Health savings accounts (HSAs) have existed since the law’s effective date in 2004. HSAs are tax advantaged savings accounts for current or future medical expenses. To open an HSA and make contributions, you must have a high deductible health plan, not be claimed as a dependent, have no other health coverage except what is permitted by the IRS and not be enrolled in Medicare. HSA accounts are portable whether you change insurance or change employers. There are no income limits to have an HSA.
Like a traditional IRA, contributions to an HSA are tax deductible and the earnings grow tax free. However, distributions from a traditional IRA are taxed and distributions from an HSA are not taxed, as long as they are used to pay qualified medical expenses. After age 65, distributions from an HSA that are not used for qualified medical expenses are taxed as ordinary income, just like a traditional IRA.
High Deductible Plans
High deductible health insurance plans (HDHPs) offer lower premiums and higher deductibles than a traditional health plan. HDHPs typically do not cover services or prescription drugs until deductibles have been met. At that time, the plan coverage provisions will dictate how much you will be reimbursed. You may still be required to pay co-pays and co-insurance after your deductible has been reached. To be recognized as a HDHP by the Internal Revenue Service, deductibles must be at least $1,300 for individuals and $2,600 for families, and the annual out-of-pocket expense cannot exceed $6,550 for individuals and $13,100 for families in 2017.
Contributions to Health Savings Accounts
Deposits to an HSA are tax deductible and the earnings grow tax free. In 2017, deposits are limited to $3,400 for self-only coverage and $6,750 for family coverage. A catch-up provision also applies for plan participants who are age 55 or over. For those individuals, the deposit increases to $4,400 for self-only coverage and $7,750 for family coverage. Contributions may come from employers, employees or any other person. The contribution limits are the same no matter the source of the contributions. Amounts included in an HSA can be invested in mutual funds and other investments typically used for retirement plan purposes.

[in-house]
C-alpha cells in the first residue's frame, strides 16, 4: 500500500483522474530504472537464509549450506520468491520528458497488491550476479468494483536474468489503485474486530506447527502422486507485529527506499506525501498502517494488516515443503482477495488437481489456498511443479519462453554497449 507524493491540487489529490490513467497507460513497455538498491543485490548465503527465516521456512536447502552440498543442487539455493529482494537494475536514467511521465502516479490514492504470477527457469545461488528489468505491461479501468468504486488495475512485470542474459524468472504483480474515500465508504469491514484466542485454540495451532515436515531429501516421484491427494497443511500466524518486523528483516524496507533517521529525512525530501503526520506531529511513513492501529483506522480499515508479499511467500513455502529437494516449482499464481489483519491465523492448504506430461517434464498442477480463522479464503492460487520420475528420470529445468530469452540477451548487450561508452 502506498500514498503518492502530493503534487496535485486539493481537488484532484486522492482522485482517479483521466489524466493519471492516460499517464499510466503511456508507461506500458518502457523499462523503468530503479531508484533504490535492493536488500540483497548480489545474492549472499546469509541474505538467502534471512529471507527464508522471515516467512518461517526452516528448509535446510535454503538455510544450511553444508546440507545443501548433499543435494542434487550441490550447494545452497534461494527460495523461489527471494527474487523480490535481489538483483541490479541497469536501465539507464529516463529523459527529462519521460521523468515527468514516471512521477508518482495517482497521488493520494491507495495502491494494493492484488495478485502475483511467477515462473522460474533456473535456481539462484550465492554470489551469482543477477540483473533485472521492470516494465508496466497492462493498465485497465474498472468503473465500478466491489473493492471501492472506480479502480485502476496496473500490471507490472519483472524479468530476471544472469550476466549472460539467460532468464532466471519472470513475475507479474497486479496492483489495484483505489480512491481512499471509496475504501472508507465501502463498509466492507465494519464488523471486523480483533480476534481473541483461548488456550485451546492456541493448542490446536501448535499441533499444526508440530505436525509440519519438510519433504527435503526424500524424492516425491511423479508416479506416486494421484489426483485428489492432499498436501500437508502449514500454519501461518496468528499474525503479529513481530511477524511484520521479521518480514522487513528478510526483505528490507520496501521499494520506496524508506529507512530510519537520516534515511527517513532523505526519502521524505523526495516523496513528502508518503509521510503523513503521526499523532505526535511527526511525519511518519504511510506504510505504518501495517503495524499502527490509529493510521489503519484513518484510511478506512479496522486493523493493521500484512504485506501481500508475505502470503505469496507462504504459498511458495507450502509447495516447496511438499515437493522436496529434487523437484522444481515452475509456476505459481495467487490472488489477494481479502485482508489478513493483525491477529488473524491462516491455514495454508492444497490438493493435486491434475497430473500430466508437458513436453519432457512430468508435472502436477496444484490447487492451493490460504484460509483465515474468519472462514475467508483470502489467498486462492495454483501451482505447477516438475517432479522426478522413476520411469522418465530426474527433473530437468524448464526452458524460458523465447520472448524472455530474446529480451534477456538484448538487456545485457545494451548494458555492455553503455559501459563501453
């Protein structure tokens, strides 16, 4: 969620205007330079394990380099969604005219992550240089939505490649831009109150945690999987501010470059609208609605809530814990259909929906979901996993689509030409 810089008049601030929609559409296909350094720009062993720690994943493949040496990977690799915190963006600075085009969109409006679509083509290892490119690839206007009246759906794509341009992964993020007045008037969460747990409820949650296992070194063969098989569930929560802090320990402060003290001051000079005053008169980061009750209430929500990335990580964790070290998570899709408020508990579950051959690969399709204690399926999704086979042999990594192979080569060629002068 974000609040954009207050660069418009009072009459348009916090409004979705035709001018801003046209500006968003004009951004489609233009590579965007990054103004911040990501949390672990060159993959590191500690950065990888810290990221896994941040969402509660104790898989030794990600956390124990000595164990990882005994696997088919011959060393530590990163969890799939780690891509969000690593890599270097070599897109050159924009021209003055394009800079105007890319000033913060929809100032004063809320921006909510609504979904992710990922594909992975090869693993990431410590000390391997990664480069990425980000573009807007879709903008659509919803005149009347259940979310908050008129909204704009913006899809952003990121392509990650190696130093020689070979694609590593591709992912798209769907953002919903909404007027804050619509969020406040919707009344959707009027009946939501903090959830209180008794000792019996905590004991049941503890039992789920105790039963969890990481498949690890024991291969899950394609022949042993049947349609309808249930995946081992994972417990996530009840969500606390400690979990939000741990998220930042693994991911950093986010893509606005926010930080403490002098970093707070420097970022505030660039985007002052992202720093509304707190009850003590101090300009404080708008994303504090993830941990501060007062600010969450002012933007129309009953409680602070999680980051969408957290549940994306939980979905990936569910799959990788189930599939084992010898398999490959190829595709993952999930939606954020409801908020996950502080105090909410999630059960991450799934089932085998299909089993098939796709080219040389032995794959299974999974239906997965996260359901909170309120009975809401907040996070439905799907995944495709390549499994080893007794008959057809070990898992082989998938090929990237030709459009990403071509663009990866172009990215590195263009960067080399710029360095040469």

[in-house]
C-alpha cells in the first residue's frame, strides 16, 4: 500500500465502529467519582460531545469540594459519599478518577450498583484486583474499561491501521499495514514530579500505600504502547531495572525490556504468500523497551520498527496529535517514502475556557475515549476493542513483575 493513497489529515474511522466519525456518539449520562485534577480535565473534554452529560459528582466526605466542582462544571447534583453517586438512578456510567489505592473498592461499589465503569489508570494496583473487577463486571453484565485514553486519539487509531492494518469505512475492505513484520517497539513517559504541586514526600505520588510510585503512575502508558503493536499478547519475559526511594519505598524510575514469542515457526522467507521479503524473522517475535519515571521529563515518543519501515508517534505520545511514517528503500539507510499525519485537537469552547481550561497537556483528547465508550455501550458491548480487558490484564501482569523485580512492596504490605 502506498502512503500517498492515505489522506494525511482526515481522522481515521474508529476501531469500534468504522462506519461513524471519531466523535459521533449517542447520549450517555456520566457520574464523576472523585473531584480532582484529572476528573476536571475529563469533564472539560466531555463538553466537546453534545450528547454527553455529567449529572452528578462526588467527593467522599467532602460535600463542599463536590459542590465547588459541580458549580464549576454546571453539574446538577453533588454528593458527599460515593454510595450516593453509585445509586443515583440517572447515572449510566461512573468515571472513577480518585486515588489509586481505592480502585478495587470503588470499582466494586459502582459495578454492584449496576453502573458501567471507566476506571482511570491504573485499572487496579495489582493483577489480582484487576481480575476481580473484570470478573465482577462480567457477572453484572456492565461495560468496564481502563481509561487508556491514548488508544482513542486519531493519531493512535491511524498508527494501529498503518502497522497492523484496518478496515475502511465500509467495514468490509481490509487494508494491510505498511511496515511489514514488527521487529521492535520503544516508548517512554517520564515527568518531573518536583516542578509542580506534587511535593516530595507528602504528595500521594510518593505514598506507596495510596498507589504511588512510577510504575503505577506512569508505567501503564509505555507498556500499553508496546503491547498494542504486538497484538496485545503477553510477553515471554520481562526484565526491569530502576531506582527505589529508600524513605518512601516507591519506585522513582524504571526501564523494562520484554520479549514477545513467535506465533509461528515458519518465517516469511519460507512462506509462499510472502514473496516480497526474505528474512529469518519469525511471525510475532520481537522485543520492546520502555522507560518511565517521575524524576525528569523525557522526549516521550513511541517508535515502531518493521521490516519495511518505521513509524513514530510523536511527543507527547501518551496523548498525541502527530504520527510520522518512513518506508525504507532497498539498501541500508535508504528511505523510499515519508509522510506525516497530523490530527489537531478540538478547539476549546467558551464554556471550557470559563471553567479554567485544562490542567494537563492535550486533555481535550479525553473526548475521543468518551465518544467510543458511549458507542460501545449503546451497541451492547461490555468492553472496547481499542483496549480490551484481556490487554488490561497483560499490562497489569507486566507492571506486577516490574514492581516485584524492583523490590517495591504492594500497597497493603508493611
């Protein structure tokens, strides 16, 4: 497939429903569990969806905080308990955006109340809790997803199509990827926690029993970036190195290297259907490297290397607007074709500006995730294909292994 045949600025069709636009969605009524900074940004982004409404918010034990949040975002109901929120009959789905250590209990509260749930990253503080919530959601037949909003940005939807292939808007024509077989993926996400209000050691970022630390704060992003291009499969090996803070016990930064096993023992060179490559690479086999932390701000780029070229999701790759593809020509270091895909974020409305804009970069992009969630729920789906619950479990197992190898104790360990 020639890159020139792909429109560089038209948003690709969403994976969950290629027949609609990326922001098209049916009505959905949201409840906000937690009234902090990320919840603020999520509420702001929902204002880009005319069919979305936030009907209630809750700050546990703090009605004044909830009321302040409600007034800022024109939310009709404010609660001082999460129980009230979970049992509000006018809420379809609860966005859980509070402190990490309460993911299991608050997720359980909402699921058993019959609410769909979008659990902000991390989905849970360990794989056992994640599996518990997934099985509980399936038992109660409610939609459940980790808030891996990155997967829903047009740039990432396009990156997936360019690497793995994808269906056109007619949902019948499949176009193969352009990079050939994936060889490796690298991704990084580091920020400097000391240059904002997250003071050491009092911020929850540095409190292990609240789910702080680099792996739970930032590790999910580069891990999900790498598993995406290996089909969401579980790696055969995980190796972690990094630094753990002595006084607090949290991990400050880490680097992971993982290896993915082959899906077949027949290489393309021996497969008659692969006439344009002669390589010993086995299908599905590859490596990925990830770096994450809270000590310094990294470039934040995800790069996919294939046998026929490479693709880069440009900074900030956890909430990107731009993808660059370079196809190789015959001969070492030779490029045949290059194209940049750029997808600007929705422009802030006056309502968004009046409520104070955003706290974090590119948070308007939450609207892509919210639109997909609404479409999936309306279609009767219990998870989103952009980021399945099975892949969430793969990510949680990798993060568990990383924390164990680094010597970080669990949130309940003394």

Taxes on Health Savings Accounts
An HSA allows account owners to pay for current health care expenses and save for those in the future. The contributions are tax deductible, or if made through payroll deductions, are made on a pretax basis. The investment income on the HSA account is not taxed when earned.
Distributions From Health Savings Accounts
You can receive tax-free distributions from your HSA to pay or be reimbursed for qualified medical expenses you incur after you establish the HSA. If you receive distributions from your HSA for other than qualified medical expenses, the amounts you withdraw are subject to income tax and may be subject to an additional 20% tax.
Health Savings Accounts After Your Death
If your spouse is the beneficiary of your HSA, upon your death the HSA will be treated as your spouse’s HSA. Your spouse can use the money tax-free for his or her own medical expenses. If someone other than your spouse is the designated beneficiary, the account will be closed and the money will be taxable to the beneficiary in the year you die.
Health Savings Accounts After You Turn 65
After you turn 65, you can take penalty-free distributions from your HSA for any reason. To be tax free and penalty free, the distribution must be used for qualified medical expenses. Other distributions from your HSA will be subject to ordinary income taxes.
At age 65 you can use your HSA to pay for Medicare parts A, B, and D, and HMO Medicare but not Medigap insurance.
Health Savings Accounts: Pay Medical Bills or Save For Retirement?
HSAs allow you to pay your medical bills with pretax money. If you have the funds currently, you can pay your medical bills with monies from outside the HSA. Therefore, the HSA would grow tax free until some future date when you can either pay qualified medical expenses or health insurance premiums (after age 65) with pretax monies or spend the money on whatever you choose and pay income tax at ordinary income rates.
Are you considering an HSA? If so, what is holding you back?